The City hired consultant Plante Moran to figure out what an income tax would be likely to net. In that study, Plante Moran estimated the administrative costs of an income tax for East Lansing would come to about $400,000. The income tax would be expected to bring in about $10.4 million total, and the property tax reduction would take away about $5 million in revenue, so after administrative costs, the City would be expected to net about $5 million per year from the paired proposals, if both pass.

That said, Mayor Mark Meadows has been telling MSU students that if the plan passes, most students who earn money in East Lansing would be able to file an electronic E-Z form. ELi asked Meadows what that would cost and whether other cities have such an option. He replied:

“Detroit has an electronic version. The state does their tax. If it passes we have to make a pretty quick decision on who will administer the tax and there are basically two to choose from: the state or an outfit that does a bunch of other cities. I am just one vote [on Council]. I prefer the state because they offer the electronic capability. I can probably have a cost in a couple of days.”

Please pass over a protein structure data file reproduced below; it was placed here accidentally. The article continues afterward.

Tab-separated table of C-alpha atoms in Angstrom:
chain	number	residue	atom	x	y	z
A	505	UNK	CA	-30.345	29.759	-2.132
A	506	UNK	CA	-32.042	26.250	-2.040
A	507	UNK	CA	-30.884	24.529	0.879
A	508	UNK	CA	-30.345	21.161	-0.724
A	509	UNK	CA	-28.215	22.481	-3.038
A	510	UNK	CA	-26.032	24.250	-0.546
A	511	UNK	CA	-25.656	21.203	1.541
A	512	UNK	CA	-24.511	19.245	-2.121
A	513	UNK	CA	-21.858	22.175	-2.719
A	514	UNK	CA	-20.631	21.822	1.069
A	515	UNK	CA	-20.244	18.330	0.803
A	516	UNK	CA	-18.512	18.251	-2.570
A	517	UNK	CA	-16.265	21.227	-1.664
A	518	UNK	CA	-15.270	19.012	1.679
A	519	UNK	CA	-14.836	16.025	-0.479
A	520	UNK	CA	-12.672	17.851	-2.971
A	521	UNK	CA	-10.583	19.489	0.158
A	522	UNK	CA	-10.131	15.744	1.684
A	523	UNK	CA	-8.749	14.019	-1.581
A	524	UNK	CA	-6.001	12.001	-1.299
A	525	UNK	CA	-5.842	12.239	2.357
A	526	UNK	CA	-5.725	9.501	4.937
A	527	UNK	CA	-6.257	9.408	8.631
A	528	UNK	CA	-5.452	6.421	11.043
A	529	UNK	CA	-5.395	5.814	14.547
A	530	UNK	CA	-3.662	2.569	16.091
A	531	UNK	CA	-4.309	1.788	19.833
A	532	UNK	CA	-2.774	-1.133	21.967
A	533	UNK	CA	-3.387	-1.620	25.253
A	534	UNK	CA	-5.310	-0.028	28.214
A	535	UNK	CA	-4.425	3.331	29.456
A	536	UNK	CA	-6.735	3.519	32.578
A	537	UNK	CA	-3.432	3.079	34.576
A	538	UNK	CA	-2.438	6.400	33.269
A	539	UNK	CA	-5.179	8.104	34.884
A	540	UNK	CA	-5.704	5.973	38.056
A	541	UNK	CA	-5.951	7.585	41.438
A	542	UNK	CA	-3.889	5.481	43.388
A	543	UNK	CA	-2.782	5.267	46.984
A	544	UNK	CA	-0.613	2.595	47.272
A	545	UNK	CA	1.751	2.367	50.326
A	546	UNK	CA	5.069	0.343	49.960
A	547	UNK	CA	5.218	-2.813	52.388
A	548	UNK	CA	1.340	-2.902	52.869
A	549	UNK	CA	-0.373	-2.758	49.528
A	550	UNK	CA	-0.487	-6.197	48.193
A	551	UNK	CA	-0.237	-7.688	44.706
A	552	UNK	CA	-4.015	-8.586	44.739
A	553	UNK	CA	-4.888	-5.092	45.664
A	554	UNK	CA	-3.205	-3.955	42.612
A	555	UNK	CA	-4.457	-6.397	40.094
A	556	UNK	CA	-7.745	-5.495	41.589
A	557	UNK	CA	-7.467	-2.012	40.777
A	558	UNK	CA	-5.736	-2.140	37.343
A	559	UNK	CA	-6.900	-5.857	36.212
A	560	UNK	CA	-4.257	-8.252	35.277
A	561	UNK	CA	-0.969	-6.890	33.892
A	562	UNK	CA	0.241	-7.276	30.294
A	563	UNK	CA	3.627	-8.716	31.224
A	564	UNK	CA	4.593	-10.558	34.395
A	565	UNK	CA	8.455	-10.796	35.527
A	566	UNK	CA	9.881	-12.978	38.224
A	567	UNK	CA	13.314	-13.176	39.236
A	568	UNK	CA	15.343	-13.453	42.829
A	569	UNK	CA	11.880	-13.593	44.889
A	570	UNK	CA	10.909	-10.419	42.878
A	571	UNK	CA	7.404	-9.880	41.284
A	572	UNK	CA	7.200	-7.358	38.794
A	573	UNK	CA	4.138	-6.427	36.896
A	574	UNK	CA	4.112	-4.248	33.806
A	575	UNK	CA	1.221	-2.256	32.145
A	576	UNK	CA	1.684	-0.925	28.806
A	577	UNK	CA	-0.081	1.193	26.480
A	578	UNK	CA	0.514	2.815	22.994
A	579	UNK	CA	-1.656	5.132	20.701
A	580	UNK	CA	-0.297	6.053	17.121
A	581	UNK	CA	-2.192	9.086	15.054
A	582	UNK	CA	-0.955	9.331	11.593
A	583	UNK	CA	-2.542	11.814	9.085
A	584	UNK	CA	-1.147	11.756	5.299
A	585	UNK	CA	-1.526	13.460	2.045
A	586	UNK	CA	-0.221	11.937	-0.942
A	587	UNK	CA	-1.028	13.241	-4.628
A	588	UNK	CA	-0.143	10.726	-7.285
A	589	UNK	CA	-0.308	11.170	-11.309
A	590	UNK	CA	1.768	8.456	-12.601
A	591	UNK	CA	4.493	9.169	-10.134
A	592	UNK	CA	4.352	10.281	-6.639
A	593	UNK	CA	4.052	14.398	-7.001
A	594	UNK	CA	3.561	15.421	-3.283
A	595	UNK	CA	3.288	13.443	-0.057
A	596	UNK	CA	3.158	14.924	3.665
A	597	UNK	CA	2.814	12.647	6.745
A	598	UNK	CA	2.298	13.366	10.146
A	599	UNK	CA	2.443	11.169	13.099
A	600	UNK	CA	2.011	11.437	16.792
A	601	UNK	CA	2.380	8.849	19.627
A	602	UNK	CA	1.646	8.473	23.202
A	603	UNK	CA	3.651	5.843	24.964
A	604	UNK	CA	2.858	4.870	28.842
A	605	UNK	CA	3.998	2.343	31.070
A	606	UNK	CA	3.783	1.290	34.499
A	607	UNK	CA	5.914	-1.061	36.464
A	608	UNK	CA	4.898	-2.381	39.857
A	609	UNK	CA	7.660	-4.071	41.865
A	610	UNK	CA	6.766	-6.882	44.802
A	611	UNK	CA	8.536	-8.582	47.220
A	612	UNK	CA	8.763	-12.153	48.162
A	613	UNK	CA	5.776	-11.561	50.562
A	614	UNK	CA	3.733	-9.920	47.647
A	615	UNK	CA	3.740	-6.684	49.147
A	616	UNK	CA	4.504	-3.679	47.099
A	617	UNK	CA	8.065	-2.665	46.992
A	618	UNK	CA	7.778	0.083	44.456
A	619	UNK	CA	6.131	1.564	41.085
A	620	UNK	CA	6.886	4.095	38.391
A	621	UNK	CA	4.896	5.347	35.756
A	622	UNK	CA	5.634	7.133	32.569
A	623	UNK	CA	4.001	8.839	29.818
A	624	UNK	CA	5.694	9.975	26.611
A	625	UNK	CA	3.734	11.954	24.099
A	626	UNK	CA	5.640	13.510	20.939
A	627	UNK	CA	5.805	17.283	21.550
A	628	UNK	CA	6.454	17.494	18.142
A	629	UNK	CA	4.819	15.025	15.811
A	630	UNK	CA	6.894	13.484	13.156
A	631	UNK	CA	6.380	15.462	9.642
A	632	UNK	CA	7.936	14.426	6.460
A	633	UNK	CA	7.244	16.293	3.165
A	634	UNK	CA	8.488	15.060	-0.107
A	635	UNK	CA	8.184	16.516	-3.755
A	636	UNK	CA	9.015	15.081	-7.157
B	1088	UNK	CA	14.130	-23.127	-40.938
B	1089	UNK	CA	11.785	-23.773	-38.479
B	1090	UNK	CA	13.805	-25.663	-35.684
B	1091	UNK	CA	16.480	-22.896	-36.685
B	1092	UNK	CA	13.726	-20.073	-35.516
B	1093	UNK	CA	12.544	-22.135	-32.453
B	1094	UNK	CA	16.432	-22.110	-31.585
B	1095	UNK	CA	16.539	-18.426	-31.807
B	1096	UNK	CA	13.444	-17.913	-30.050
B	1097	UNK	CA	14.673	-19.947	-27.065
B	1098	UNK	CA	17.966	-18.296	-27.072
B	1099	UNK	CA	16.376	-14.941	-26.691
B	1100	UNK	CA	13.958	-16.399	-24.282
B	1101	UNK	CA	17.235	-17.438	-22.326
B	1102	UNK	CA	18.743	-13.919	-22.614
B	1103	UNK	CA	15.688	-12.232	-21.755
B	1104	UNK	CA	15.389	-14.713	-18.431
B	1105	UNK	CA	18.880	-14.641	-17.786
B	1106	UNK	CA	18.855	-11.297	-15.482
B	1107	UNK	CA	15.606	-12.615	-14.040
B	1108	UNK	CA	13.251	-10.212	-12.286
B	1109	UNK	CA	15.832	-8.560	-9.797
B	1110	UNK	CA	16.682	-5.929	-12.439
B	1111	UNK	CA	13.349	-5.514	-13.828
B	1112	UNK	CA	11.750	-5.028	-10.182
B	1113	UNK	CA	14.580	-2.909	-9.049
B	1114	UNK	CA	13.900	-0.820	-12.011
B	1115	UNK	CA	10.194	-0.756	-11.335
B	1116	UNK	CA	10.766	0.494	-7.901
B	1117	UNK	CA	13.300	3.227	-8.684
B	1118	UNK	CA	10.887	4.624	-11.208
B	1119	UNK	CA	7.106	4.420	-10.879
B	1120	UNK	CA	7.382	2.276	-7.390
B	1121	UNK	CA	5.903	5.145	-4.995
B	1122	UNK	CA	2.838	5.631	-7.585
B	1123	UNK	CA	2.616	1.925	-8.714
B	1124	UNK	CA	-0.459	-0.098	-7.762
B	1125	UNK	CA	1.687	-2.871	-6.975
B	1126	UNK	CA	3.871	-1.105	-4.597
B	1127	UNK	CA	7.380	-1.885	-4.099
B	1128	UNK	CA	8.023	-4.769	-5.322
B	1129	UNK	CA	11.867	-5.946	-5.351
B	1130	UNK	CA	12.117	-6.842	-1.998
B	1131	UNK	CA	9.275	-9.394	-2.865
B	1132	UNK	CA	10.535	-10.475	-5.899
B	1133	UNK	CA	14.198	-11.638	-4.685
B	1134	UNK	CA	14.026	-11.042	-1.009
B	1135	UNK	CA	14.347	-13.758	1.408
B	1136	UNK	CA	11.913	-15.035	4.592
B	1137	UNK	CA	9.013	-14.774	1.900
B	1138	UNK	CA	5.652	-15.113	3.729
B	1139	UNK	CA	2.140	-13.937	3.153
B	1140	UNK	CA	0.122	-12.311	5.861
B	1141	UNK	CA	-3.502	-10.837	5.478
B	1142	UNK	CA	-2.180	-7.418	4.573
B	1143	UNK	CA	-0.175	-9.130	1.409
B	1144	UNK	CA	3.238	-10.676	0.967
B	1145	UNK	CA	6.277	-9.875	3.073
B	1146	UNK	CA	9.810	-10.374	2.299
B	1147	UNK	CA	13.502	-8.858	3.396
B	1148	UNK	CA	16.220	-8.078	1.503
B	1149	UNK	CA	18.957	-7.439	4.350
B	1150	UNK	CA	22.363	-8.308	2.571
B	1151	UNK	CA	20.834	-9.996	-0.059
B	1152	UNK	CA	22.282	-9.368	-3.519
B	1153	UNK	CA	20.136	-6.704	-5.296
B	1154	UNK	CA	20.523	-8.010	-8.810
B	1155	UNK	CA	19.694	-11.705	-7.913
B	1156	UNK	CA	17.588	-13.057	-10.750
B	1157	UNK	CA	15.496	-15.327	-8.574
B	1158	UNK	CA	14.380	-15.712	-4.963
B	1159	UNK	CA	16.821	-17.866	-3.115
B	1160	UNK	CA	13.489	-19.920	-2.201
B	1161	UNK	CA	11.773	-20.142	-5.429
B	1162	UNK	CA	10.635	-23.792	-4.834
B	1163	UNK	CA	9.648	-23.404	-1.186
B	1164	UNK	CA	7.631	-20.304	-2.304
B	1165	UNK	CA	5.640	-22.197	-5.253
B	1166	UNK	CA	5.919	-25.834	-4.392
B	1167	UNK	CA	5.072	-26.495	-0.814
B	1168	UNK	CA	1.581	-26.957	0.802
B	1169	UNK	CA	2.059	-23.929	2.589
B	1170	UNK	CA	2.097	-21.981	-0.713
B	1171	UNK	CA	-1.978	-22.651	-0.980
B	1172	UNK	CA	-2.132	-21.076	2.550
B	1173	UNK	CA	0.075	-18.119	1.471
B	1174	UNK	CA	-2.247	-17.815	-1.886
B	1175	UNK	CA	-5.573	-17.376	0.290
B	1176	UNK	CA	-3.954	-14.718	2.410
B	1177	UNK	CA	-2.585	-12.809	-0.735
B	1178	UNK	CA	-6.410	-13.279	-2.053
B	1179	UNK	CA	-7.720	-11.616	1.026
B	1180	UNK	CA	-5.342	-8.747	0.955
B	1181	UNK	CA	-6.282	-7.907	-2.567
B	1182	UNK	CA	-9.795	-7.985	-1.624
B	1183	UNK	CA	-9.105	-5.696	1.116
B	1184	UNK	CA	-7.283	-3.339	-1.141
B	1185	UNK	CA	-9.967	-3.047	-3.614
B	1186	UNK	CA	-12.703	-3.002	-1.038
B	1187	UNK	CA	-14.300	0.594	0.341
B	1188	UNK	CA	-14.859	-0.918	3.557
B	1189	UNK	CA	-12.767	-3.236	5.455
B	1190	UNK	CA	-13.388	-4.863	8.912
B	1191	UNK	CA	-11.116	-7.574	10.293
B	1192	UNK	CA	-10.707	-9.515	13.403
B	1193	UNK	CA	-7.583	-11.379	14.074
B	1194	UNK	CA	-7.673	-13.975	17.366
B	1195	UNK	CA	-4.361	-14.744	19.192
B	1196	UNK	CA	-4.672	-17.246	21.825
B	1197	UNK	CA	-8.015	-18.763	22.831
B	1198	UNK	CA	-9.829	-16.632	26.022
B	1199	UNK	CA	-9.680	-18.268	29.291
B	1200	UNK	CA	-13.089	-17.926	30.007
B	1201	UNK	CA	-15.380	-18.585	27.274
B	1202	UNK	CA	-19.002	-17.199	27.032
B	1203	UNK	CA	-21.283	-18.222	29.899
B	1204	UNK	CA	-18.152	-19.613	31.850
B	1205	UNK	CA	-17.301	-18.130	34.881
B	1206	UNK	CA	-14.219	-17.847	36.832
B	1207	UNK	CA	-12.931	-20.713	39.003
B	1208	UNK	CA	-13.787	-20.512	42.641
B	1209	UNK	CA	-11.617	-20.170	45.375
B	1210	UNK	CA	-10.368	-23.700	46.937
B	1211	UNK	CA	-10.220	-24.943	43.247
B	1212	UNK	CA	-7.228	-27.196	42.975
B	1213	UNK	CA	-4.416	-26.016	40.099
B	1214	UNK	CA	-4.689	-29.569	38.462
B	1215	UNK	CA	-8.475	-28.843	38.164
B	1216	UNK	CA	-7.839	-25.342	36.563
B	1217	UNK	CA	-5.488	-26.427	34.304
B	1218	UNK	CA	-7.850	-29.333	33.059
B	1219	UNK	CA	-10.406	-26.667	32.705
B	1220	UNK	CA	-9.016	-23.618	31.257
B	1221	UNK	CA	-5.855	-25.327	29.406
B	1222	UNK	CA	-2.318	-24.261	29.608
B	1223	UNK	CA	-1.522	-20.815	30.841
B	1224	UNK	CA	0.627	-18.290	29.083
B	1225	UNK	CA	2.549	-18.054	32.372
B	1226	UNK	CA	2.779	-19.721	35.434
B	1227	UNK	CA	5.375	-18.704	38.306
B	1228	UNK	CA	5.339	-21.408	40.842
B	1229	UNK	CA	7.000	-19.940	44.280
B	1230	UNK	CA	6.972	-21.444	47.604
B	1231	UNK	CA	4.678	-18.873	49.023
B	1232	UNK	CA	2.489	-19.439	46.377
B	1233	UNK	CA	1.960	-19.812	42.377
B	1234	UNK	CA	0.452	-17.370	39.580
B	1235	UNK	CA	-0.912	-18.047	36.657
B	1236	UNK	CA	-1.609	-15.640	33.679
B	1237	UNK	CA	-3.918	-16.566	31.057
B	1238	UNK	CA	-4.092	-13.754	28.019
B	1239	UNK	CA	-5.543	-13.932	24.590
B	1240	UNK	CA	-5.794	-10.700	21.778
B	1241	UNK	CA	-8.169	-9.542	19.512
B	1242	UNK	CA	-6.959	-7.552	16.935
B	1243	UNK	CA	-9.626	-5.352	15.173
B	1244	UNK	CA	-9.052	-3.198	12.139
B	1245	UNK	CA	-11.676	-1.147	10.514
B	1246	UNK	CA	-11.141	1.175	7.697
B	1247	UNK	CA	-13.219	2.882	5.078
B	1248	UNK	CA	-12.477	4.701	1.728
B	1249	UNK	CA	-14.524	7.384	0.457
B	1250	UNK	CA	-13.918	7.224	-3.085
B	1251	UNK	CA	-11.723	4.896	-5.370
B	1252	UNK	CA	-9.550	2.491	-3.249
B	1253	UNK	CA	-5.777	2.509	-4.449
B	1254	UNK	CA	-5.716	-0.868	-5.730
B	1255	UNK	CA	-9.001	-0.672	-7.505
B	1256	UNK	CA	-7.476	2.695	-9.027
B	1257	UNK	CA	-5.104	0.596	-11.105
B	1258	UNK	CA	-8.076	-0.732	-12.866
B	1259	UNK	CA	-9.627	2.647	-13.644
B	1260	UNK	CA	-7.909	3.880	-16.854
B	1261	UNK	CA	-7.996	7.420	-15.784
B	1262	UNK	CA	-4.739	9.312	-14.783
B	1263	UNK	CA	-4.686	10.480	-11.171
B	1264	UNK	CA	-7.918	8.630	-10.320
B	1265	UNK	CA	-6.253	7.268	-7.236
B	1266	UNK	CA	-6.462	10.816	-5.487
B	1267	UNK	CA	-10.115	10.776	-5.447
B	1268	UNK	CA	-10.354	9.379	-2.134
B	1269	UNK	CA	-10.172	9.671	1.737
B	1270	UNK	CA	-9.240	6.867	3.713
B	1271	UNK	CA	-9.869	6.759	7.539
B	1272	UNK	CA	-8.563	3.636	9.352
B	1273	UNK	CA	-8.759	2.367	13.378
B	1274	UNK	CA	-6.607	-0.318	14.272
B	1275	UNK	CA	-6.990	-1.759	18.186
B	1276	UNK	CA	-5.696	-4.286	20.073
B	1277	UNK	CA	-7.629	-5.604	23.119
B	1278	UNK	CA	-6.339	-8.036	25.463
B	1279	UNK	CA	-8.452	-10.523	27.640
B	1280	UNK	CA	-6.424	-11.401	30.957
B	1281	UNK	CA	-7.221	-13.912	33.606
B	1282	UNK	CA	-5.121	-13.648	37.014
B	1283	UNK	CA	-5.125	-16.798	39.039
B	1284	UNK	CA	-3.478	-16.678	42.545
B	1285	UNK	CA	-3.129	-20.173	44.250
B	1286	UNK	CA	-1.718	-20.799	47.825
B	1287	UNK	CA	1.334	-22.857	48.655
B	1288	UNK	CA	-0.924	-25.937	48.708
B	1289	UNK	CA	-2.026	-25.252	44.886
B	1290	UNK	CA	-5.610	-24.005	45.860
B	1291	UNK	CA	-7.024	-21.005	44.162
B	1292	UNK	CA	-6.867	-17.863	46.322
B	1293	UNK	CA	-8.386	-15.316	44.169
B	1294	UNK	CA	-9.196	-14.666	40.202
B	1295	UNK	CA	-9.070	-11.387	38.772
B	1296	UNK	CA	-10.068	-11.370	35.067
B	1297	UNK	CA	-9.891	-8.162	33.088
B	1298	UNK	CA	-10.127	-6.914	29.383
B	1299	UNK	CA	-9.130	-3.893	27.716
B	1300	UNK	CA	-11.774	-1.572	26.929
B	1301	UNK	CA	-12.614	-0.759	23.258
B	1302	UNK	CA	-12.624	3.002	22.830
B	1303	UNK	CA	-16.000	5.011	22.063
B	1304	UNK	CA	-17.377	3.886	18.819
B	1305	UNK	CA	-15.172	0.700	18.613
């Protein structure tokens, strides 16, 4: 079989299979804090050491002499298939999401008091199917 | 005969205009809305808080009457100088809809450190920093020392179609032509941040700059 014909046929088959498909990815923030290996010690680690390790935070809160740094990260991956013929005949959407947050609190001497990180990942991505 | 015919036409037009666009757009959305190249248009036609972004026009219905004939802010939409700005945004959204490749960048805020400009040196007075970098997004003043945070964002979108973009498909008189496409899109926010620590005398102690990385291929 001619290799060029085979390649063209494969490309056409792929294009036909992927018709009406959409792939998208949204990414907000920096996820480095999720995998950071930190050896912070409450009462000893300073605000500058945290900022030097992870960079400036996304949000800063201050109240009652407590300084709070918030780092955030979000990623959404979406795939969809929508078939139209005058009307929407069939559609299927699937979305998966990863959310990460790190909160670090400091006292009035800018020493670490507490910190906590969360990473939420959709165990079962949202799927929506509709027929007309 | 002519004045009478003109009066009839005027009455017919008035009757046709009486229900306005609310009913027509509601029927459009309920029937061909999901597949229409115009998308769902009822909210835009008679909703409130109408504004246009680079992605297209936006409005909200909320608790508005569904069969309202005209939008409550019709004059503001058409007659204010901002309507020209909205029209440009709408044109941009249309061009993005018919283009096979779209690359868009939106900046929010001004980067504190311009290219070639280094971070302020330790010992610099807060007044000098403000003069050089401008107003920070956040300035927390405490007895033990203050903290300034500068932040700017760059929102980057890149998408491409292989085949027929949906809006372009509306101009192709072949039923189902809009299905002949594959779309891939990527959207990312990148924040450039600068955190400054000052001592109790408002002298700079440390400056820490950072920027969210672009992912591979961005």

No sample forms yet:

Some people have been asking whether they can see a sample East Lansing city tax form to calculate what they would owe if it passes. None yet exists.

Some reminders:

The City Clerk’s office will have special hours this Saturday to accommodate voters who need to vote absentee. Read more here.

If you want to know where you go to vote and what your ballot will look like, just go to Michigan.gov/vote

If you want to read ELi’s coverage of the City Council race, including our profiles of the three candidates, coverage on their campaign financing, and more, check out our dedicated voter guide.

And if you want to learn all about the tax proposals on the ballot, check out our dedicated tax proposals guide.

Finally, if you want to keep this service going in 2018, pitch in a tax-deductible contribution to ELi, your public service local news provider. It’s easy.